The gift is already being put to good use. The Barbara and Peer Baekgaard Chair in Alzheimer’s Disease Research played a critical role in the recruitment last year of Dr. Liana Apostolova, an Alzheimer’s specialist from UCLA. Apostolova focuses on understanding the genetic underpinnings of Alzheimer’s disease and deploying high-tech imaging to study how it unfolds in the brain.

“I want to know that someday no one will have to worry about this disease,” said Barbara, who is co-founder of Vera Bradley, the Indiana company best known for its colorful quilted handbags. “I want them to find out what causes it, or how to delay it, or ideally how to cure it. Certainly that would be my goal.”

It’s a bold challenge, but IU physicians and scientists are pledging to rise to the occasion.

“Supported by the generosity of people like Barbara and her family, we are building a team that is working tenaciously to understand how Alzheimer’s disease develops and how we can slow or block its progression,” said Dr. Jay Hess, dean of the IU School of Medicine. “These people are passionate. They won’t be satisfied until we’ve stopped the disease in its tracks.”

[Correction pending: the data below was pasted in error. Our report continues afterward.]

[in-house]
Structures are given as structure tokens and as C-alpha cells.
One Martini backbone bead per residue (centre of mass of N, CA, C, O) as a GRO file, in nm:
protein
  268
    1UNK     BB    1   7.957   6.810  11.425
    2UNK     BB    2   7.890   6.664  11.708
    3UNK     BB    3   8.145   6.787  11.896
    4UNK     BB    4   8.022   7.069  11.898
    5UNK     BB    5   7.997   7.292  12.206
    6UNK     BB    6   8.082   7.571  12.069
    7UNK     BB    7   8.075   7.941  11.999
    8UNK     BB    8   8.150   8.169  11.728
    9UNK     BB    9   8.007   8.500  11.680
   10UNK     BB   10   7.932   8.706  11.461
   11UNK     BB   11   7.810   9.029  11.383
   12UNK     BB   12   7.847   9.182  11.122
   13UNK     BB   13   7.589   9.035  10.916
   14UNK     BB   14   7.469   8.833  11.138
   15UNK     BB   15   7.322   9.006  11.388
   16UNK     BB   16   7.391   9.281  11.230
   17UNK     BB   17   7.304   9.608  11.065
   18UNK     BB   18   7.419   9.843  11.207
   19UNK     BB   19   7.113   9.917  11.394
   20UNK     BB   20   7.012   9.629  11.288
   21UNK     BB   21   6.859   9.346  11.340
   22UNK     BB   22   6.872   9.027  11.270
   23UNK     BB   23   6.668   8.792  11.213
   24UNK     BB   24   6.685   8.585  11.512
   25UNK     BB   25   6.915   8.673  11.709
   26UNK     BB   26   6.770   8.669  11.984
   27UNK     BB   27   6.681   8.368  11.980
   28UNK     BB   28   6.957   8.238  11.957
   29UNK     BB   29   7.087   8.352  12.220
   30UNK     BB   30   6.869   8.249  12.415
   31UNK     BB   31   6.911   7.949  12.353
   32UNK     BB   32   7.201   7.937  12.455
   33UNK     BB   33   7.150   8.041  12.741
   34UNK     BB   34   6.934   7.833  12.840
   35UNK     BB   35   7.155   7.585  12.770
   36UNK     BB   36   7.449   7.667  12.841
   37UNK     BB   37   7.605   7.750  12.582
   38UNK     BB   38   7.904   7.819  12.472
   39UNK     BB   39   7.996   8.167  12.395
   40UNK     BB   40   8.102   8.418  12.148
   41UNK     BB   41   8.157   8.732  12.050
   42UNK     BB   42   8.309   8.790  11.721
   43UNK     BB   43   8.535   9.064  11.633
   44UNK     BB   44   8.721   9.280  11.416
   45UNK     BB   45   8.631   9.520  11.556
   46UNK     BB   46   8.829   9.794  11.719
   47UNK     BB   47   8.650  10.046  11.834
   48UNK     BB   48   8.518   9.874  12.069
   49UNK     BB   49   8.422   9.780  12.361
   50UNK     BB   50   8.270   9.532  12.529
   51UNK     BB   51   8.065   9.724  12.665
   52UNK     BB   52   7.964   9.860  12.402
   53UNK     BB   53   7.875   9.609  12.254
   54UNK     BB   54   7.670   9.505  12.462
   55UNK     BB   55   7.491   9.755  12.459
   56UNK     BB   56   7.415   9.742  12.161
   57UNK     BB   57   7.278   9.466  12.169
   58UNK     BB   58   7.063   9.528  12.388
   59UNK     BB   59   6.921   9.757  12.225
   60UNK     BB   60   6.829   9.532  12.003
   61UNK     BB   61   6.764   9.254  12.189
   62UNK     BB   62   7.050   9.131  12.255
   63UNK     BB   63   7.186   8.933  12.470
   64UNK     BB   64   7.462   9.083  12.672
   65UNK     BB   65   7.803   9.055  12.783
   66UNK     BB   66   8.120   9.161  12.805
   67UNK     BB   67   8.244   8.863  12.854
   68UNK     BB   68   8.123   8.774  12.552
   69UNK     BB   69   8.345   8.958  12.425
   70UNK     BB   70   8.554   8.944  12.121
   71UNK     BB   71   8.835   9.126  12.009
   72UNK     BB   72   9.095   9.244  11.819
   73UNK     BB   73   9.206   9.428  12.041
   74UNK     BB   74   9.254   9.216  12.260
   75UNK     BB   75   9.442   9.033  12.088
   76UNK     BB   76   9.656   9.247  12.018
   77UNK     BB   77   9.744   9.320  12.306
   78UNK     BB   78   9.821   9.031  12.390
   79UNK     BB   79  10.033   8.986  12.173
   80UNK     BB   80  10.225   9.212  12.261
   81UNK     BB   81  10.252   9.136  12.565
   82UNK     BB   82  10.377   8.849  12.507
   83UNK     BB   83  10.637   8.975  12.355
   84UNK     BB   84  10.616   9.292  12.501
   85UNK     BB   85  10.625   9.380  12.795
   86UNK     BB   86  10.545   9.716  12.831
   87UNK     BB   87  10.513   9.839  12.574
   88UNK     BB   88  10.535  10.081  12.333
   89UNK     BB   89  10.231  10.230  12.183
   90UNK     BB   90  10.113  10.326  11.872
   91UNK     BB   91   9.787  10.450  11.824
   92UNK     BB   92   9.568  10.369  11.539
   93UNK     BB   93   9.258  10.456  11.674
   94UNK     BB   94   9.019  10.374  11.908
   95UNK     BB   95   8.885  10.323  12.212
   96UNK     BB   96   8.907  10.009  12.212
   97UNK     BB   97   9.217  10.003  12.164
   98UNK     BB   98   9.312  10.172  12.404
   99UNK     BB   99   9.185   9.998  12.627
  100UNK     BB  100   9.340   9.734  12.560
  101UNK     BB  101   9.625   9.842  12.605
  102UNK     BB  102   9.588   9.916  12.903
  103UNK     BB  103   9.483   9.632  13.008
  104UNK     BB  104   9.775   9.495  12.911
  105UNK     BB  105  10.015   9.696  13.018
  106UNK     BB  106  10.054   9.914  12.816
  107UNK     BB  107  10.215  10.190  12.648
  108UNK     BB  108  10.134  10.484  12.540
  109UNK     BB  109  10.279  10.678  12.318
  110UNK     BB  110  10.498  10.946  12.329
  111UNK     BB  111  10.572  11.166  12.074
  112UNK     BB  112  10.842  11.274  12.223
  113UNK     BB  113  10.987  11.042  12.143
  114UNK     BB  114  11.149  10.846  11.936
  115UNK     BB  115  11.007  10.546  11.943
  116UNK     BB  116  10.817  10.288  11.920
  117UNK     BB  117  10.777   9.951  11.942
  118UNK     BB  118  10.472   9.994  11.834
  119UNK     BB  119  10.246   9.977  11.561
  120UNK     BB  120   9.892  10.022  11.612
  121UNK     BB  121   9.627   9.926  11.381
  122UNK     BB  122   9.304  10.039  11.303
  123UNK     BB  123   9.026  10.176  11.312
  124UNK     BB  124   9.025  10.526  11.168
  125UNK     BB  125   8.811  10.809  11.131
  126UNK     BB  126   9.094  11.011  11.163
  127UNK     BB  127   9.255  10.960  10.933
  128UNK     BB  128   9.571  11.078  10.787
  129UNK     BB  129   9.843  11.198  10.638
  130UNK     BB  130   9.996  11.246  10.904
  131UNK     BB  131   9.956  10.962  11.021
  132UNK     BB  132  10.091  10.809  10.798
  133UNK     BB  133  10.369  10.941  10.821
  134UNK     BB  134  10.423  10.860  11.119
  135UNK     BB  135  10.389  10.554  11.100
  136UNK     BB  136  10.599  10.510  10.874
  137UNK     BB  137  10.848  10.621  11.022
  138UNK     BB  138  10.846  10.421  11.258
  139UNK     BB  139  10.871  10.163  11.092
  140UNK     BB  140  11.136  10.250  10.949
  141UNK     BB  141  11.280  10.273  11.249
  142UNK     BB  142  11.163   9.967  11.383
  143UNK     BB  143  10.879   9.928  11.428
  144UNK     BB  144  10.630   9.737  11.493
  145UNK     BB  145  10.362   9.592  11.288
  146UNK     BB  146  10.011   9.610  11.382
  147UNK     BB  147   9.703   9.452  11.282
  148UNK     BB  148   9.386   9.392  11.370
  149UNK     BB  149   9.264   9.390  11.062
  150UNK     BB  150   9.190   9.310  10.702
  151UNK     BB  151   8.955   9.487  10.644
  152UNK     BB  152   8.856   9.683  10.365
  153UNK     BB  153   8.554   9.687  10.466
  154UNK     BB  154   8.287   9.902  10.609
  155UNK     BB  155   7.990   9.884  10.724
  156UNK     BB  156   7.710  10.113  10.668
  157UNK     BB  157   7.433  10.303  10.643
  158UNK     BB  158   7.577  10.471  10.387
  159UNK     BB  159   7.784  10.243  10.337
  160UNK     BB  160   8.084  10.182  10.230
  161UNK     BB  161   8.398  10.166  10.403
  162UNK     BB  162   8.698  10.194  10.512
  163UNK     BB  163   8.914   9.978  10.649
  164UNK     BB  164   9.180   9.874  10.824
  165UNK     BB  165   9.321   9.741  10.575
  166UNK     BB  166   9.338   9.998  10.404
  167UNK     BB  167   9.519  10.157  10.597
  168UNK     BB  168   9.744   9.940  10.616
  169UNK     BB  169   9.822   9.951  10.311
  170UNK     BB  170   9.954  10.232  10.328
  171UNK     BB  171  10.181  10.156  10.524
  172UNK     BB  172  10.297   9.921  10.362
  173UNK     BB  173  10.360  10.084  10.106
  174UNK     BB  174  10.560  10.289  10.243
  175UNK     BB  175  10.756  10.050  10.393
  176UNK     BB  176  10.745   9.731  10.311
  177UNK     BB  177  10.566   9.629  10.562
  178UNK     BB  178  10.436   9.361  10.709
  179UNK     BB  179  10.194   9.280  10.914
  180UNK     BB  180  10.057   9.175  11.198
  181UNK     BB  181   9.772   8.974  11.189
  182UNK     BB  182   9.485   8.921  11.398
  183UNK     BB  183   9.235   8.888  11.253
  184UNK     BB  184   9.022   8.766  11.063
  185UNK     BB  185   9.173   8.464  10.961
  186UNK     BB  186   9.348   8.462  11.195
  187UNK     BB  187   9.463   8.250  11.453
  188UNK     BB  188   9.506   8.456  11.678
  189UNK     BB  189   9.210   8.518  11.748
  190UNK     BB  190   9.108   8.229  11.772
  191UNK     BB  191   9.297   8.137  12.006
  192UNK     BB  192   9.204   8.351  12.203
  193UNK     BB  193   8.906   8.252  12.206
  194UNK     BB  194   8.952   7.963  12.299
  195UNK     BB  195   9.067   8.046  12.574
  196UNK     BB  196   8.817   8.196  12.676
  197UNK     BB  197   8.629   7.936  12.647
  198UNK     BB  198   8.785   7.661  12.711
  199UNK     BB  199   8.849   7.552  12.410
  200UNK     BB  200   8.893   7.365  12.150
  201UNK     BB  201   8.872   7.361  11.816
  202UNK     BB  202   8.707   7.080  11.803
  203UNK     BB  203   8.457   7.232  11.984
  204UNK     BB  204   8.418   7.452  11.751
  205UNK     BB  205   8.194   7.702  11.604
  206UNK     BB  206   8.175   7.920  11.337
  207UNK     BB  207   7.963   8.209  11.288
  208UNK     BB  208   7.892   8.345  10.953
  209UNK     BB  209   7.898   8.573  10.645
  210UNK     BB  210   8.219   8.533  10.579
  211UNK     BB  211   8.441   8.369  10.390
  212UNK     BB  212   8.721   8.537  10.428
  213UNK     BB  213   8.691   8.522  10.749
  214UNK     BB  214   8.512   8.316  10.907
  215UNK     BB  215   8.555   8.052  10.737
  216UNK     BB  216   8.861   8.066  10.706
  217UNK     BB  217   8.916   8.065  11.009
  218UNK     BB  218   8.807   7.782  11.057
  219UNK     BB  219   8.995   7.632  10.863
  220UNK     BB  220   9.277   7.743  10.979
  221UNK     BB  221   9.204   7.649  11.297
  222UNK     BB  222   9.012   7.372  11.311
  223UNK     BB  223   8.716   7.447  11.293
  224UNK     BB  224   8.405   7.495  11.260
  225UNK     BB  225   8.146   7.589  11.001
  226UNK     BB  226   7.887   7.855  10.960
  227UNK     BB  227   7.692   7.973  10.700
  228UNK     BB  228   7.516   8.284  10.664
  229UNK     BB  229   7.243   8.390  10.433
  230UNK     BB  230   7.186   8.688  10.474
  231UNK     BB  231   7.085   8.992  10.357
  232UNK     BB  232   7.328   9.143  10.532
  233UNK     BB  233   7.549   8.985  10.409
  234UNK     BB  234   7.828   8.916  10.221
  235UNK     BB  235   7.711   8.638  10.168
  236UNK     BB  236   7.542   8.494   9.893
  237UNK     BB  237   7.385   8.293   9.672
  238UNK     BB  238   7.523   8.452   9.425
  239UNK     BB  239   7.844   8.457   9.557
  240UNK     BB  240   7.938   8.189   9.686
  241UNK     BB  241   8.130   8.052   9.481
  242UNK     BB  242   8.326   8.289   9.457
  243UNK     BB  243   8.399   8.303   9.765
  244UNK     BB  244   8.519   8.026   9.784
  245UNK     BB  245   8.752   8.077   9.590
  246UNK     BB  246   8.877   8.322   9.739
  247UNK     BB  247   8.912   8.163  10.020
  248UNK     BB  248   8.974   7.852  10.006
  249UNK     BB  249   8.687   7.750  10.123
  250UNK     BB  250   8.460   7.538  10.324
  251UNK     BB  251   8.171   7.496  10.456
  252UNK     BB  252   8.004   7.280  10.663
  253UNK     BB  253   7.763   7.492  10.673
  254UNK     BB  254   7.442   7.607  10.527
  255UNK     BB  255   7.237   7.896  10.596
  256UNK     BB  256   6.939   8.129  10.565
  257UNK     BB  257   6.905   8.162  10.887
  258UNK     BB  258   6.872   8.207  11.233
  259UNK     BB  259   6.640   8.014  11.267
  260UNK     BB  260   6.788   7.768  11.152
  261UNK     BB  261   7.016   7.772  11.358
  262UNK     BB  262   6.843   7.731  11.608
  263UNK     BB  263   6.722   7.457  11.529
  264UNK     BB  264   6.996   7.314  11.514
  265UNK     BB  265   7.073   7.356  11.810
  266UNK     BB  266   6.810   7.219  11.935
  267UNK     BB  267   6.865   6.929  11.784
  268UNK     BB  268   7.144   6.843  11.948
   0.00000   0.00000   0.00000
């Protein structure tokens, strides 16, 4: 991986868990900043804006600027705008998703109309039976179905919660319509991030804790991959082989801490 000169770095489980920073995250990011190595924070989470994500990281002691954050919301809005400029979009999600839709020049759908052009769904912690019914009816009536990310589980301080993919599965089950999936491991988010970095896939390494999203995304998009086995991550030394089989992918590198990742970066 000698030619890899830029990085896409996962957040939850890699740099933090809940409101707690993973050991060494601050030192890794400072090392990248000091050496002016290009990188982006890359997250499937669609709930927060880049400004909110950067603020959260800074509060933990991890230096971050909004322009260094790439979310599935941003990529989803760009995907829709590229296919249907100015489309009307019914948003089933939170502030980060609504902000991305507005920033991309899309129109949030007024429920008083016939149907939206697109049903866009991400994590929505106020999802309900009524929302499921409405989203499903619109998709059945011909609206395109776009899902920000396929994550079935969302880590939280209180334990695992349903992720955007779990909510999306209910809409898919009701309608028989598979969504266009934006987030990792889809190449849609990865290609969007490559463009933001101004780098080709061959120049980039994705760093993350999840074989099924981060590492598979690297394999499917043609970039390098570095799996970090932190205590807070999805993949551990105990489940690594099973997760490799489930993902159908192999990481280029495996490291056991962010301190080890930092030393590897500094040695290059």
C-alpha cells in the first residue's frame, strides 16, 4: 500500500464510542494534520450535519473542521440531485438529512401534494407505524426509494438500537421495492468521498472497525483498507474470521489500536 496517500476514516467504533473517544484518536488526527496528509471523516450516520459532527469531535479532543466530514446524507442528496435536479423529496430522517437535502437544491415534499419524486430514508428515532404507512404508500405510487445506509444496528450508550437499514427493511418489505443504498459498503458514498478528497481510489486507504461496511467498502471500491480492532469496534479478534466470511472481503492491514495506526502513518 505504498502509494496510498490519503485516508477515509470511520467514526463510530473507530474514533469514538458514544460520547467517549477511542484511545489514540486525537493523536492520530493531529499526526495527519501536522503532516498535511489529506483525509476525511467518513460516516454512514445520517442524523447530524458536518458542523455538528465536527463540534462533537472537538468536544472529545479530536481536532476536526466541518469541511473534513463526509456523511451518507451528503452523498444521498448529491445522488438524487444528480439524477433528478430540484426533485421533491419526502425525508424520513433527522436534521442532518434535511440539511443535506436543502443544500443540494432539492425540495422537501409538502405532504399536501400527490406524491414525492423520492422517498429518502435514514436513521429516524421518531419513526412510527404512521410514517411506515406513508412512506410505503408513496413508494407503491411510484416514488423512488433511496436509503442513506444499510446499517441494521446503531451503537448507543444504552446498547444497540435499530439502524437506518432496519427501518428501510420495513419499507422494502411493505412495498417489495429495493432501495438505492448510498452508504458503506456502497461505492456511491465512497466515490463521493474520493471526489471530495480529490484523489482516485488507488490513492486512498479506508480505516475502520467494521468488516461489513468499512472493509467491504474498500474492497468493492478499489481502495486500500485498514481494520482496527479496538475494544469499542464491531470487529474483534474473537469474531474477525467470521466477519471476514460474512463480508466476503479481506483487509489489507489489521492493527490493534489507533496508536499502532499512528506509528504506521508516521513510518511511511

‘The Long Goodbye’

After the war, when Peer was an exchange student in California, an agent had him screen test for the role of Tarzan. He returned to Denmark and never got the part, but decades later, the chiseled good looks and broad smile that got him noticed in Hollywood won the attention of his future wife.

When Peer and Barbara’s paths first crossed in the late 1980s, he was already a successful businessman, having immigrated to the United States years before. Vera Bradley was just beginning to take off. The two served on a board together. Barbara remembers walking into her first meeting and being instantly struck by the commanding man across the room. “I think I’m going to like serving on this board,” she recalls thinking.

They wed three years later, the second marriage for both.

As business leaders, Barbara and Peer maintained dizzyingly busy schedules. He remained in Chicago during the week to run Baekgaard Ltd., a company that specialized in men’s gifts and accessories. Barbara spent weekdays in Fort Wayne, Indiana, building Vera Bradley and personally overseeing the many designs that grace the company’s purses, luggage and other products.

In hindsight, those separate schedules allowed Peer to conceal the early signs of his illness, Barbara acknowledges.